Change in membrane potential analysis of mitochondria
Change in membrane potential of mitochondria was performed according to Scaduto and Grotyohann (1999). Culture 1 x 106 cells/mL (Hep2 , KB ) in a 6-well plate along with IC50 concentration of quinine for 24 and 48 hours. Control groups were maintained without quinine. Rhodamine 123 at 10 μM/mL was used to stain the cells and incubated at 5% atmospheric CO2 in a CO2 incubator for 30 min. Wash the cells with phosphate buffered saline and observe using fluorescence microscope via blue filter.
Programmed cell death assay by dual staining (Video Clip)
Programmed cell death was assessed by the method of Lakshmi et al, (2008) using dual stain. Culture 5 x 103 cells in a 6-well plate with IC50 concentration of quinine for 24 and 48 hours. Control groups were treated similarly lacking quinine. The cultures were incubated at 5% CO2 for 24 hours in a CO2 incubator. The cells were trypsinized, stained with acridine orange/ethidium bromide (1:1), then washed with phosphate buffered saline and observe using blue filter at the magnification of 40x under fluorescence microscope.
RT –PCR analysis for mRNA expression
Total RNA was extracted from Hep and KB cells using RNeasy® Mini Kit (Qiagen, Germany). The RNA concentration determined using Nanodrop 2000 (Thermo Scientific, USA). 5 mg of RNA was reverse-transcribed to convert cDNA in a reaction mixture containing 4 mL of 5x reaction buffer, 20 units of RNase inhibitor, 2 mL of dNTPs mixture (10 mM), 200 units of avian-myeloblastosis virus (AMV) RT enzymes and 0.5 mg of oligo (dT) primer sense and antisense primers (Sigma-Aldrich, USA) in a final volume of 20 mL. The reaction mixture was incubated at 42ºC for 60 min and the reaction was terminated by heating at 70ºC for 10 min. The cDNA was stored at -80ºC until further use. Gene expression was evaluated by PCR amplification using primer pairs based on published sequences. The amplification products were analyzed by electrophoresis using 2% of agarose gel containing ethidium bromide (EtBr). The PCR products were visualized as bands with a UV transilluminator and photographs were taken using gel documentation system.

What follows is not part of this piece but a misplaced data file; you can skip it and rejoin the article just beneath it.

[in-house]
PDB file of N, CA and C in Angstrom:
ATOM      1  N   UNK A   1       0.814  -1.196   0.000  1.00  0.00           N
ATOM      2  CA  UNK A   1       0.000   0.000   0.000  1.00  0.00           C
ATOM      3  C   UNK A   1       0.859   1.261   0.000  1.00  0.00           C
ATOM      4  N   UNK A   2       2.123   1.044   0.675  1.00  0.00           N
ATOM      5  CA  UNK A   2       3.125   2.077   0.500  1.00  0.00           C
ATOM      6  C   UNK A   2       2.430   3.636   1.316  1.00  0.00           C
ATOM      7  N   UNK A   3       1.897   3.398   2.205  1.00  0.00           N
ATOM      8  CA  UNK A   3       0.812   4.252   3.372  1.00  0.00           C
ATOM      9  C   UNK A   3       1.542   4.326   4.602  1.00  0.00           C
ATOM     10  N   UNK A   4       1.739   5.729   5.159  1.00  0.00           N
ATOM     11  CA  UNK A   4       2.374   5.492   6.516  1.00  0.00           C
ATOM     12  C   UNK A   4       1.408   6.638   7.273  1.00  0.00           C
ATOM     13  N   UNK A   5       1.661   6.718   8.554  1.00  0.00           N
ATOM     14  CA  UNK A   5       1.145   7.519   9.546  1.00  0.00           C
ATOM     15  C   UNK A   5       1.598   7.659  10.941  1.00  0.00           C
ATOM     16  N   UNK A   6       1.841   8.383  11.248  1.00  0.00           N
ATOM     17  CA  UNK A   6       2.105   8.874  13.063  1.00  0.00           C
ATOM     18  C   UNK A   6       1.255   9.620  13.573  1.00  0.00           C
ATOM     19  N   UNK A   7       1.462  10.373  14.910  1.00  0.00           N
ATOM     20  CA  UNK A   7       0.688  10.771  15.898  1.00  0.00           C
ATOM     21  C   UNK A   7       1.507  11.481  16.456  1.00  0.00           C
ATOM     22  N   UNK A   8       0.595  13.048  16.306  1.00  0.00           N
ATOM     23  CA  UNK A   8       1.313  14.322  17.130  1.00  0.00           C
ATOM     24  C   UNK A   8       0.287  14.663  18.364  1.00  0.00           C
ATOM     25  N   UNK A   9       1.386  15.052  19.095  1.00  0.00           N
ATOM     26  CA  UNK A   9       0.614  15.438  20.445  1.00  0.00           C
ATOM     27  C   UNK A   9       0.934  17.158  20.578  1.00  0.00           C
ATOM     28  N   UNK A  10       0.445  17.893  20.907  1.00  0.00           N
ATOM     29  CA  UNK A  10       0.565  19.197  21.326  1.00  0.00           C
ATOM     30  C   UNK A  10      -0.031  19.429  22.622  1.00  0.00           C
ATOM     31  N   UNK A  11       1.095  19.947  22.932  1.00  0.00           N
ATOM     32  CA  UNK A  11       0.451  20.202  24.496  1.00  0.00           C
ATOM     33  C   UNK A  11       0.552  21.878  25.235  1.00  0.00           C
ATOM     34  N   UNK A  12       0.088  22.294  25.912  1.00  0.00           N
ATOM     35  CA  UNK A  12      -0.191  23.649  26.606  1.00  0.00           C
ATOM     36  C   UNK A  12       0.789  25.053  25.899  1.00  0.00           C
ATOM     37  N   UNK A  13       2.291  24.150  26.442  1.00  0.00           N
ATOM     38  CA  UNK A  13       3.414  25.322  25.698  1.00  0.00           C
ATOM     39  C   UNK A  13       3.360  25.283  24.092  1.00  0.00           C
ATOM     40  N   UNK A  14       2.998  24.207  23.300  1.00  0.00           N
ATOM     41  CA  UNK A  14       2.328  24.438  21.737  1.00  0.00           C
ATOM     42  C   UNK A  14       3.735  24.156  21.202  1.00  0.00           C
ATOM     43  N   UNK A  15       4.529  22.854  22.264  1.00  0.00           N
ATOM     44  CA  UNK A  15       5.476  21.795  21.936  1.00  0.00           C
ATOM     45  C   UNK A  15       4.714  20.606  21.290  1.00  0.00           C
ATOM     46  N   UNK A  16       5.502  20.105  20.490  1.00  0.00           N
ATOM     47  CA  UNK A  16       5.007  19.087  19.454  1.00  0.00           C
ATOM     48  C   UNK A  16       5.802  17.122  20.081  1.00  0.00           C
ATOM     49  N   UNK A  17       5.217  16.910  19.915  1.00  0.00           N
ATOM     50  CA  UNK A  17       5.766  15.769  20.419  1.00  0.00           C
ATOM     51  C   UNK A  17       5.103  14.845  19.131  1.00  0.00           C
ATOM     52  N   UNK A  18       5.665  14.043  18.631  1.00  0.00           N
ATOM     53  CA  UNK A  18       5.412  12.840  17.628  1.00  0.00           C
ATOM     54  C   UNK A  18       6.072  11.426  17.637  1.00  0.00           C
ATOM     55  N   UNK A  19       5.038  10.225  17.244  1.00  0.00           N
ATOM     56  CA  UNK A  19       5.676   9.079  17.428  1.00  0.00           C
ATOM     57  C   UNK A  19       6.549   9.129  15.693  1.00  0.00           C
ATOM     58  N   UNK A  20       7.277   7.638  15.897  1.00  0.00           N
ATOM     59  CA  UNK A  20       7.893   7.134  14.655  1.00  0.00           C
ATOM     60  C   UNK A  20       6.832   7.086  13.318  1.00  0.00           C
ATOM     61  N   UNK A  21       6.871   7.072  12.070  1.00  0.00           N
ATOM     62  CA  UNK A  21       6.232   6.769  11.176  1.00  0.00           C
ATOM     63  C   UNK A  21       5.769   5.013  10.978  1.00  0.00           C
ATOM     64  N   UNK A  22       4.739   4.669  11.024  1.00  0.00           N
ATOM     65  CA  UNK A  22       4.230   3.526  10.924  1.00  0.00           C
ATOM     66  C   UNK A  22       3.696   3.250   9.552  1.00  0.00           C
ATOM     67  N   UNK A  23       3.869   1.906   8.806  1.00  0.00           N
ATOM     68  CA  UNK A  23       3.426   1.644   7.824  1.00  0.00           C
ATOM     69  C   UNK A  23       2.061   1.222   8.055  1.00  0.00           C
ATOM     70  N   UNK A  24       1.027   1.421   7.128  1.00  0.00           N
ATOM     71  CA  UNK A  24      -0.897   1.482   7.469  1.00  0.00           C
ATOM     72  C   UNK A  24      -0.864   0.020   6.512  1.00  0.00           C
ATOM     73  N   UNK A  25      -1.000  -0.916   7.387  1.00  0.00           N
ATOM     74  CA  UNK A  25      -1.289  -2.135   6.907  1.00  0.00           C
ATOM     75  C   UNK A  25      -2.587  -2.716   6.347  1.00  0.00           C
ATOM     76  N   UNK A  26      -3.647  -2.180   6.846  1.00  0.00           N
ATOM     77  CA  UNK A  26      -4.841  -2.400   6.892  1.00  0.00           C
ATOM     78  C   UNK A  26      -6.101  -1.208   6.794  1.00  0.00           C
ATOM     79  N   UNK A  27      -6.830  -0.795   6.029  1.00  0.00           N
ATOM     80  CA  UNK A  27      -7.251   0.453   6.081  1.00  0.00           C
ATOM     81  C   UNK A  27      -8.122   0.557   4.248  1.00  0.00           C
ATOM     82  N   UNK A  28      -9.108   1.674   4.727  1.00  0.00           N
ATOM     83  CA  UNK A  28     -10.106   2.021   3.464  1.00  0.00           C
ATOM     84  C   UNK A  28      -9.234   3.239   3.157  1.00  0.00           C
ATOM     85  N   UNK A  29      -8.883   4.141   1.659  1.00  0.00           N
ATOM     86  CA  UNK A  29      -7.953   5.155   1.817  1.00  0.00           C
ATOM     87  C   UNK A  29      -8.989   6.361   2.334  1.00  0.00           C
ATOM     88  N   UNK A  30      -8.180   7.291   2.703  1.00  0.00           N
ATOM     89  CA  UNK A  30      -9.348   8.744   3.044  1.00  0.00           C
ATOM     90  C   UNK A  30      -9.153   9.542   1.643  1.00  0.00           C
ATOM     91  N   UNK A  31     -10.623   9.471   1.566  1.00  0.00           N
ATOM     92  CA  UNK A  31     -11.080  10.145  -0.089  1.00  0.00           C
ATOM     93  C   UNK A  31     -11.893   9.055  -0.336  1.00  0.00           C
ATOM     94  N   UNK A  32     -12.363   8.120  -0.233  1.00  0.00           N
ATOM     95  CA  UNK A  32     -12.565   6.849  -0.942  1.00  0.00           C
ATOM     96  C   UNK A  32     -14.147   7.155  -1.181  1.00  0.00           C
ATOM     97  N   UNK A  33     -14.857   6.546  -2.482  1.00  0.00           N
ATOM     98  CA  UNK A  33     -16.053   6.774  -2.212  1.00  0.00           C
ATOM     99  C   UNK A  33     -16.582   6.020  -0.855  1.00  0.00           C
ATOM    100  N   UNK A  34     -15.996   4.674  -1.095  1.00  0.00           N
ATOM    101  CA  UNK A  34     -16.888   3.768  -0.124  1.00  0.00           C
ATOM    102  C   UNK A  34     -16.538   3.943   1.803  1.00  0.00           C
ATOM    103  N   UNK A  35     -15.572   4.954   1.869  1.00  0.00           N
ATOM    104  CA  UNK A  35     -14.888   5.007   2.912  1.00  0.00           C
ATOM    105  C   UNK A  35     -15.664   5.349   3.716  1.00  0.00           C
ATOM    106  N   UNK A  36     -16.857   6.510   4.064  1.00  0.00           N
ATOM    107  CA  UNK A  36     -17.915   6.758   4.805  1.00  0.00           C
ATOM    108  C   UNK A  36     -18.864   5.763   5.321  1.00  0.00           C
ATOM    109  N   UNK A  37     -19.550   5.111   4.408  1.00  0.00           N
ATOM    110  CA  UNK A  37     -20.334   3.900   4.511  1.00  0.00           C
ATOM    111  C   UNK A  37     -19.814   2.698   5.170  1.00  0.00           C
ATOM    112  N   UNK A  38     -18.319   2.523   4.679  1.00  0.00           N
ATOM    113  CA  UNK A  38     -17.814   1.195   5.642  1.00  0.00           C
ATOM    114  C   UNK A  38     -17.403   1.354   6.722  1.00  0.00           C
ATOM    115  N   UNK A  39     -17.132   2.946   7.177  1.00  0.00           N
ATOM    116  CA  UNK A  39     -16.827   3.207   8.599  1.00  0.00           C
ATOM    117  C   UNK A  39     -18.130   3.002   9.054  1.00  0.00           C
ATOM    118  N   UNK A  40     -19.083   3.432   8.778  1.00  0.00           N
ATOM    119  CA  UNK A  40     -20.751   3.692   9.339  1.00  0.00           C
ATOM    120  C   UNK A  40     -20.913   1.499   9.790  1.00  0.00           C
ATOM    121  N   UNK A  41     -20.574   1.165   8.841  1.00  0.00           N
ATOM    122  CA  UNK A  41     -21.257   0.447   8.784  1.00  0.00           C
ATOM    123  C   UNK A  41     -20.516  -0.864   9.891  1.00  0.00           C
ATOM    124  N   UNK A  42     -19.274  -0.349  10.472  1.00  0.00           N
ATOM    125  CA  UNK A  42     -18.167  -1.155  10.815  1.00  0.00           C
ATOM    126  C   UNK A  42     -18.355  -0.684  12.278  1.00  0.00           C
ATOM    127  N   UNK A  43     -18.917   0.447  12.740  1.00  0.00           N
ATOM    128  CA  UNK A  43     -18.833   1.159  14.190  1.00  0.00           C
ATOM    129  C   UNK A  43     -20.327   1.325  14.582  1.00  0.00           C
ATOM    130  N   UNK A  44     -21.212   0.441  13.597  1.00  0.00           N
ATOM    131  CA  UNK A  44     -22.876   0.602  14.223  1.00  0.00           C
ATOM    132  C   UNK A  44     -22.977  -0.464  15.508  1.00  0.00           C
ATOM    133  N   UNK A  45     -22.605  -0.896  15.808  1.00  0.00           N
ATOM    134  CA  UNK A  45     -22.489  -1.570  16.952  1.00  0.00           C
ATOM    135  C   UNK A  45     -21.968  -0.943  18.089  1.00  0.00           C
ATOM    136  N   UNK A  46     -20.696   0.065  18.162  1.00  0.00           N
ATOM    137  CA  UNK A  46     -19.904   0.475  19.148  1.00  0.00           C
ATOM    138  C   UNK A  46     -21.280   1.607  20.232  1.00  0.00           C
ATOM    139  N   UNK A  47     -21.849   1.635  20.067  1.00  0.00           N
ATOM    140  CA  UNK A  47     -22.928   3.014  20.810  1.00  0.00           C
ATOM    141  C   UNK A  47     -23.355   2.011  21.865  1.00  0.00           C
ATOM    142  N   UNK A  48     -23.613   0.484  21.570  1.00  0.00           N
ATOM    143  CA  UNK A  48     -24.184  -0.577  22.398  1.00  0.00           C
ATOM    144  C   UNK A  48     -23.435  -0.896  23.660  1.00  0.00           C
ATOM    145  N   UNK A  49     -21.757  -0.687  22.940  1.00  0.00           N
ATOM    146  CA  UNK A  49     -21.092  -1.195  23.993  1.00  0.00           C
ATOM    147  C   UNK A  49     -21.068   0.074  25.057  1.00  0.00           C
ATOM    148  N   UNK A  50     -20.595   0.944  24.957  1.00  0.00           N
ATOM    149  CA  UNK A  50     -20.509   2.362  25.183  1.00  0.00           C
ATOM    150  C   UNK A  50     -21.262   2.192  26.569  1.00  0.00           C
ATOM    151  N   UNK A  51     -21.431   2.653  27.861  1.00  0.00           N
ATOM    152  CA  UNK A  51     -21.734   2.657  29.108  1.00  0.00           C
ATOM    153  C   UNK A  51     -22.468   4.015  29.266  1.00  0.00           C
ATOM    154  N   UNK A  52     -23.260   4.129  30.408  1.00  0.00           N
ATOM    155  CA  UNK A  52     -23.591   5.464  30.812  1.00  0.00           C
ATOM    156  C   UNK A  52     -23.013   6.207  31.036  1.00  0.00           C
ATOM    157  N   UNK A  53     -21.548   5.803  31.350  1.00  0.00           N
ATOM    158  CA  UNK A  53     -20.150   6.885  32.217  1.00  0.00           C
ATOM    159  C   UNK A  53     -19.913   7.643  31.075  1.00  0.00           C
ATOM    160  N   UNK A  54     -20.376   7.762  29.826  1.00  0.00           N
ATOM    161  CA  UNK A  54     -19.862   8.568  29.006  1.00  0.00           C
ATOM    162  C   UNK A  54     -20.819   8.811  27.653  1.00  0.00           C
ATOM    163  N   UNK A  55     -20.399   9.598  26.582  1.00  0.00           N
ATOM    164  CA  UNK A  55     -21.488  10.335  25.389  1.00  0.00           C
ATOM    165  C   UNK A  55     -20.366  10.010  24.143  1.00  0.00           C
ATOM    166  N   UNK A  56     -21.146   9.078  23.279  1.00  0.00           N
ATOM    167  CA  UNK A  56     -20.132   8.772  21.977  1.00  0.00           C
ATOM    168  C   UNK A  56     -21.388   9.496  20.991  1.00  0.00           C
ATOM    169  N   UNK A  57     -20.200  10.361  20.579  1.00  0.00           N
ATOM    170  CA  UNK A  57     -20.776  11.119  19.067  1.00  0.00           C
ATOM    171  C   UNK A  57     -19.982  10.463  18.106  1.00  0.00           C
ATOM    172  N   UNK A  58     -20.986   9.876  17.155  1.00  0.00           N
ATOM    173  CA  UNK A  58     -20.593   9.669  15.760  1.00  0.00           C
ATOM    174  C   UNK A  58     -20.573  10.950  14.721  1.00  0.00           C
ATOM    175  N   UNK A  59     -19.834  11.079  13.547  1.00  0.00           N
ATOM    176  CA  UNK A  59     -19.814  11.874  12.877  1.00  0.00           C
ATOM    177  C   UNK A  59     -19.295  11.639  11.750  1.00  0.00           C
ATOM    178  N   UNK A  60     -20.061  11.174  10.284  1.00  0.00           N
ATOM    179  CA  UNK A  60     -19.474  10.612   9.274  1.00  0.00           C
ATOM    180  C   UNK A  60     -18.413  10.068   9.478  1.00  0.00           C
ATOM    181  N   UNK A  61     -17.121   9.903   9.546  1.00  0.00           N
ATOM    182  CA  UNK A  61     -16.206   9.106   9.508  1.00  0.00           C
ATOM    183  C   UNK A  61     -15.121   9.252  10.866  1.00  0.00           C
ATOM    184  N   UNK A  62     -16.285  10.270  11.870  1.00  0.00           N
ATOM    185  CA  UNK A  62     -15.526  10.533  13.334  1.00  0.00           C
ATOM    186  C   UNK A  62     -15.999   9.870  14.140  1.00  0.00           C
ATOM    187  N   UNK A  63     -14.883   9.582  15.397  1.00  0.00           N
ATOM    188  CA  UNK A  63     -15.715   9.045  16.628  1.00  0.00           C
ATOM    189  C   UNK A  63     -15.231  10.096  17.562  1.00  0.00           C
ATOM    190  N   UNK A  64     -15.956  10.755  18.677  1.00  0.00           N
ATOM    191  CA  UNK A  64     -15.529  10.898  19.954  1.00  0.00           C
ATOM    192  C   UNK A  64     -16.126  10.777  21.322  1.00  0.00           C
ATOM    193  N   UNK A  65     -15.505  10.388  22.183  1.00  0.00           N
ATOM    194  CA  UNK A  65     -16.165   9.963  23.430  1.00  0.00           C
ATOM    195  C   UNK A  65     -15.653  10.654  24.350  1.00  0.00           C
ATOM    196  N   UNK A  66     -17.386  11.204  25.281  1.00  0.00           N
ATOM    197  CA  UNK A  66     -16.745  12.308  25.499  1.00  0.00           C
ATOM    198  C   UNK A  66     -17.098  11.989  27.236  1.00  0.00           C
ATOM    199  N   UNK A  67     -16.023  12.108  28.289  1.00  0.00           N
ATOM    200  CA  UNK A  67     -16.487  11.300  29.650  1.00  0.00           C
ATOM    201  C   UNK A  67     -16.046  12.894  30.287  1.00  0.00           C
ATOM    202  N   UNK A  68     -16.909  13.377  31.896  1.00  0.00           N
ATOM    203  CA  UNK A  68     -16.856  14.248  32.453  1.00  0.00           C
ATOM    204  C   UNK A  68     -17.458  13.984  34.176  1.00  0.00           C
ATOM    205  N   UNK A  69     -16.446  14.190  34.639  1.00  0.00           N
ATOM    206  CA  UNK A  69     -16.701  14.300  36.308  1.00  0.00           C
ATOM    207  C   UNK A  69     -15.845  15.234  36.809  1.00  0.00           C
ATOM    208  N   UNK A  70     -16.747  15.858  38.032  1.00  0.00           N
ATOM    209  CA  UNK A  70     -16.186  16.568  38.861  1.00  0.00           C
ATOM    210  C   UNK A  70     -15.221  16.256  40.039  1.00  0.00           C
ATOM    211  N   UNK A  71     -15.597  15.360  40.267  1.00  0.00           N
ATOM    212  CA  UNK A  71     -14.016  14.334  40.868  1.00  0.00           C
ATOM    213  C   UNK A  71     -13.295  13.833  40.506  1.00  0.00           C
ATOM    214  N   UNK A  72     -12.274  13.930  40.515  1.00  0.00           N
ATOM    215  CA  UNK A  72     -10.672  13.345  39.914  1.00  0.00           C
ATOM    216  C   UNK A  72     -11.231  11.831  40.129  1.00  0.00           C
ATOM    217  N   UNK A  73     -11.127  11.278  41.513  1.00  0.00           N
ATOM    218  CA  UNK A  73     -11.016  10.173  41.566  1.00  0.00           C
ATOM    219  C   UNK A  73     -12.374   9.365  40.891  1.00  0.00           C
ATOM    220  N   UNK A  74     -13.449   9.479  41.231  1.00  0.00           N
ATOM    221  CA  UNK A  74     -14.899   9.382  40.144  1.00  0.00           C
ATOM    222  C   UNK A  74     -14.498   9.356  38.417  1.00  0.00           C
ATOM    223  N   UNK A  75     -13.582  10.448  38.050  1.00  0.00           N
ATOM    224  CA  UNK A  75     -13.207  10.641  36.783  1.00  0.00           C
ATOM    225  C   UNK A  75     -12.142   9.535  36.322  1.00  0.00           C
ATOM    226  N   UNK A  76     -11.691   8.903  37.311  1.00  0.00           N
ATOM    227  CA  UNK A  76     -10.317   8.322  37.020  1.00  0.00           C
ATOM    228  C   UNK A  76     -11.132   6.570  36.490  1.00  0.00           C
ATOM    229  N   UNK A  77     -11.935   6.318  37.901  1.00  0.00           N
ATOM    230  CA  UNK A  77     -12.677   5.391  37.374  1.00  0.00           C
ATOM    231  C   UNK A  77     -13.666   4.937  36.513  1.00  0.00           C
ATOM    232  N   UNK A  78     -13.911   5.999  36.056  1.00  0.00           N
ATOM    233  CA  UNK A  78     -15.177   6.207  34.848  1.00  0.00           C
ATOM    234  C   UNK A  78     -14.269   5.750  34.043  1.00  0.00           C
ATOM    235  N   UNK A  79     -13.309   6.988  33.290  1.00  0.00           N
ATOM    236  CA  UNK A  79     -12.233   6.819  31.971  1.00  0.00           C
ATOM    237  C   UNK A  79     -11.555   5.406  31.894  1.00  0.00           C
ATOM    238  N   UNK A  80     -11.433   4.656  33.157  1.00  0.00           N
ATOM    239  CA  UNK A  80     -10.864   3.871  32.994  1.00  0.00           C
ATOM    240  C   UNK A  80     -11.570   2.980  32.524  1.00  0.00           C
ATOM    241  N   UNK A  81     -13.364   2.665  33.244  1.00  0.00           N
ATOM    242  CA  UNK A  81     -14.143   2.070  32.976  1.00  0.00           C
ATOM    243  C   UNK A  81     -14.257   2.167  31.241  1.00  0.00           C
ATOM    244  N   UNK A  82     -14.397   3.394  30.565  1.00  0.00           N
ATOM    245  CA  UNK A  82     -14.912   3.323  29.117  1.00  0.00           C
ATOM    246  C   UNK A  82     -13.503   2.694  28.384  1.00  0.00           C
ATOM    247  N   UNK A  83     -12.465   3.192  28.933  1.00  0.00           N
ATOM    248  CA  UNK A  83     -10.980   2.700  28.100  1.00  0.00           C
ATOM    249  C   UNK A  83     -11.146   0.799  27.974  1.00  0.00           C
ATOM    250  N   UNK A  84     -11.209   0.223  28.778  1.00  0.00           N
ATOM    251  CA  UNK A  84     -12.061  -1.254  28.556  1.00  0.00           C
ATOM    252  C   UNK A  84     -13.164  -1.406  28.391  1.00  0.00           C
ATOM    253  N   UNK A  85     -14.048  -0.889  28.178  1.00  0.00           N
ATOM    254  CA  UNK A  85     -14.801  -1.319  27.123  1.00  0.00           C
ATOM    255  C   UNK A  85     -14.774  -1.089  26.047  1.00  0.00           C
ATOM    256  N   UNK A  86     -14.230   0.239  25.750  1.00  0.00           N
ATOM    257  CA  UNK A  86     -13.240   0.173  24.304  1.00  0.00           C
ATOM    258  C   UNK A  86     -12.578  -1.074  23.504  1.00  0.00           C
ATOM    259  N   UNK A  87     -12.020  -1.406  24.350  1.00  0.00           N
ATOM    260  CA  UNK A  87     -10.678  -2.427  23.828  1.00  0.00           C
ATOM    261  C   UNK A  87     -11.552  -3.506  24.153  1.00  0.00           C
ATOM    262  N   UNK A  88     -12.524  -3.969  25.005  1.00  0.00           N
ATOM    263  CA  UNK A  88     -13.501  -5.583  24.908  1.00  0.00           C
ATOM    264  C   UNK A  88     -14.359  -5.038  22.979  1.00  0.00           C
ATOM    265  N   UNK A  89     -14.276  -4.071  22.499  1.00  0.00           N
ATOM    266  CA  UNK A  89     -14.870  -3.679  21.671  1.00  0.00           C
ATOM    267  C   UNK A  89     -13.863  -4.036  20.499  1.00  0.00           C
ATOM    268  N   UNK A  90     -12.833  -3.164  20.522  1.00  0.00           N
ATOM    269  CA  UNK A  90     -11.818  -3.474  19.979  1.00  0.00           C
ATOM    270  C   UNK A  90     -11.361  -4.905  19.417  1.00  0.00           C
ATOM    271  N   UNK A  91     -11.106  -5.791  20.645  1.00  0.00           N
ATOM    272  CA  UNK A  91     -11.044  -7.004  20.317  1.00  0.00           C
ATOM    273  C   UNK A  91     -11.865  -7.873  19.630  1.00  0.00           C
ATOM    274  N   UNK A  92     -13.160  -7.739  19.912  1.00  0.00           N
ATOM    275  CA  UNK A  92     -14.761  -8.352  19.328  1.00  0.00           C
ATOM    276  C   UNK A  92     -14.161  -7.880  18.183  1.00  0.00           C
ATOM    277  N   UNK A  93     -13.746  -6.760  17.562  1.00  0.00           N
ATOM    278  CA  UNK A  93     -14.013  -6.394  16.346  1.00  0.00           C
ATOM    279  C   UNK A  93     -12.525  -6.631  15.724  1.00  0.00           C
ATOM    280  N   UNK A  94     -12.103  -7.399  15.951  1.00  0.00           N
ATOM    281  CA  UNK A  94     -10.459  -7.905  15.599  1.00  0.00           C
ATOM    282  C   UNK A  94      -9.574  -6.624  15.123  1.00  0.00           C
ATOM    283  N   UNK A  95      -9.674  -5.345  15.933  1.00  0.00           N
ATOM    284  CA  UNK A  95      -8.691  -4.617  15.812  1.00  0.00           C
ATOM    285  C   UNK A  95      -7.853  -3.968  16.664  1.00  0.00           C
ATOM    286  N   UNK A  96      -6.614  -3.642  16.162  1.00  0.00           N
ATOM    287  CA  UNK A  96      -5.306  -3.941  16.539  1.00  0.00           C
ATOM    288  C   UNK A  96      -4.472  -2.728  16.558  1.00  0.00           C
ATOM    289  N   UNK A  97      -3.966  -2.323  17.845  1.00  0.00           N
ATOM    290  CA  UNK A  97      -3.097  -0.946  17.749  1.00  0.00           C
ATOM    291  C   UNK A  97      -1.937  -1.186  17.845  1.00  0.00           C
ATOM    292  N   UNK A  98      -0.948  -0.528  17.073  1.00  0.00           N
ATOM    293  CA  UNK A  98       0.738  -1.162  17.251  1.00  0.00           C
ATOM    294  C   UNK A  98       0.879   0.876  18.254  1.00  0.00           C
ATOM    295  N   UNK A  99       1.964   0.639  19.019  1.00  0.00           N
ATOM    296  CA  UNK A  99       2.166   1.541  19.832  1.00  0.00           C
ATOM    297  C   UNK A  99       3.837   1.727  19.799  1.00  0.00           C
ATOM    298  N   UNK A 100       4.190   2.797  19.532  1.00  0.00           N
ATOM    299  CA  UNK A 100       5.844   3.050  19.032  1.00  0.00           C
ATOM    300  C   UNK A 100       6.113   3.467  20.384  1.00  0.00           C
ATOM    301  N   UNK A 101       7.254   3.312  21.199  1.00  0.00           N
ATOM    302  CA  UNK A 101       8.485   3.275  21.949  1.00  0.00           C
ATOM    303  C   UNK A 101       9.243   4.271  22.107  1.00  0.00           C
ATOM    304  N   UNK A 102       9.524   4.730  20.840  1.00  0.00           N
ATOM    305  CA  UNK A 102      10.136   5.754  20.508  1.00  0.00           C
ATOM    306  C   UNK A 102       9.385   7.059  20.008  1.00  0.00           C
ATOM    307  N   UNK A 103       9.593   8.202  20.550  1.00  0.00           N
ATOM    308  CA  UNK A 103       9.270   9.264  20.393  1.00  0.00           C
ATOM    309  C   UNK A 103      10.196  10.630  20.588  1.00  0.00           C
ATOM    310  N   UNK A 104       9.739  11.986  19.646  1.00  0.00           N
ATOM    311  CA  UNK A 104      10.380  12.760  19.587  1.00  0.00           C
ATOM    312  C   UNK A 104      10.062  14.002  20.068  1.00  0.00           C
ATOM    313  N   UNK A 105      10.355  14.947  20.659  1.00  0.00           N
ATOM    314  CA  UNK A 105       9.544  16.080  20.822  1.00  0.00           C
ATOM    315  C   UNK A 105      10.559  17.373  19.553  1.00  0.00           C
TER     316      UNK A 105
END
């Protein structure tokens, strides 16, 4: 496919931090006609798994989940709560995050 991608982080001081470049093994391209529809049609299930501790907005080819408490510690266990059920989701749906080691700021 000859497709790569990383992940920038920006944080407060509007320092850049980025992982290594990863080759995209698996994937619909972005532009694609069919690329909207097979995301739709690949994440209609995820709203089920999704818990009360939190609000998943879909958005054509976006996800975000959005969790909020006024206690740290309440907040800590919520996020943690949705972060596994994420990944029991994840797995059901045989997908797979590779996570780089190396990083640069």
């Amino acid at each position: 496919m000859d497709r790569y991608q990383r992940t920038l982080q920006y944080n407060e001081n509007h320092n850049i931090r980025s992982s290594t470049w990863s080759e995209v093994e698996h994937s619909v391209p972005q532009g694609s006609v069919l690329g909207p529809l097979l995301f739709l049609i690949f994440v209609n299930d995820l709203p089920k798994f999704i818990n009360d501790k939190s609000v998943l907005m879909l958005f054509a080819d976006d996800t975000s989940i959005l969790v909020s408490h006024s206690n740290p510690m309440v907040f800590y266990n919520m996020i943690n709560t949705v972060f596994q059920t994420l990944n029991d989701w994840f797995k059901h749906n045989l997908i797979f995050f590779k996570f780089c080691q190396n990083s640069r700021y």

SDS-PAGE was performed using equivalent protein extracts (50 µg) from each sample. The resolved proteins were electrophoretically transferred to polyvinylidene difluoride membranes. The blots were incubated in 1 x TBS containing 5% bovine serum albumin for 2 hours to block non-specific binding sites. The blot was incubated with 1:200 dilutions of primary antibodies overnight at 4ºC. After washing, the blots were incubated with 1:1000 dilution of horseradish peroxidase-conjugated secondary antibody for 45 min at room temperature. After extensive washes with high and low salt buffers, the immunoreactive proteins were visualized using DAB and enhanced chemiluminescence detection reagents.
Statistical analysis was performed using one-way analysis of variance (ANOVA) followed by Duncan’s multiple range test (DMRT) by using Statistical Package of Social Science (SPSS) version 12.0 for windows. The values are mean ± SD for six samples in each group. p values <0.05 were considered as level of significance.
Generation of intracellular ROS
The generation of ROS in Hep-2 and KB was studied in control as well as in treatment with quinine (Figure 1). The maximum of ROS generation was observed in the IC50 value of quinine among all doses.
Figure 1: The levels of intracellular ROS in quinine treated (A) Hep-2 and (B) KB cells using DCFH-DA staining for 24 and 48 hours Hep-2 and KB cells were treated with IC50 concentration of quinine for 24 and 48 hours. Generation of ROS levels during quinine treated (C) Hep-2 and (D) KB cells was measured spectrohluorimetrically by DCFH-DA staining for 24 and 48 hours. Values are given as mean SD differ significantly at p<0.05 vs control (DMRT)
Mitochondrial membrane potential
Changes of mitochondrial membrane potential in Hep-2 and KB cells were observed when treated with quinine (Figures 2). Rhodamine 123 green fluorescence observed in cells with high membrane potential. Decrease in the fluorescence upon treatment with effective doses of quinine when compared to the untreated control cells evidenced apoptotic properties of quinine.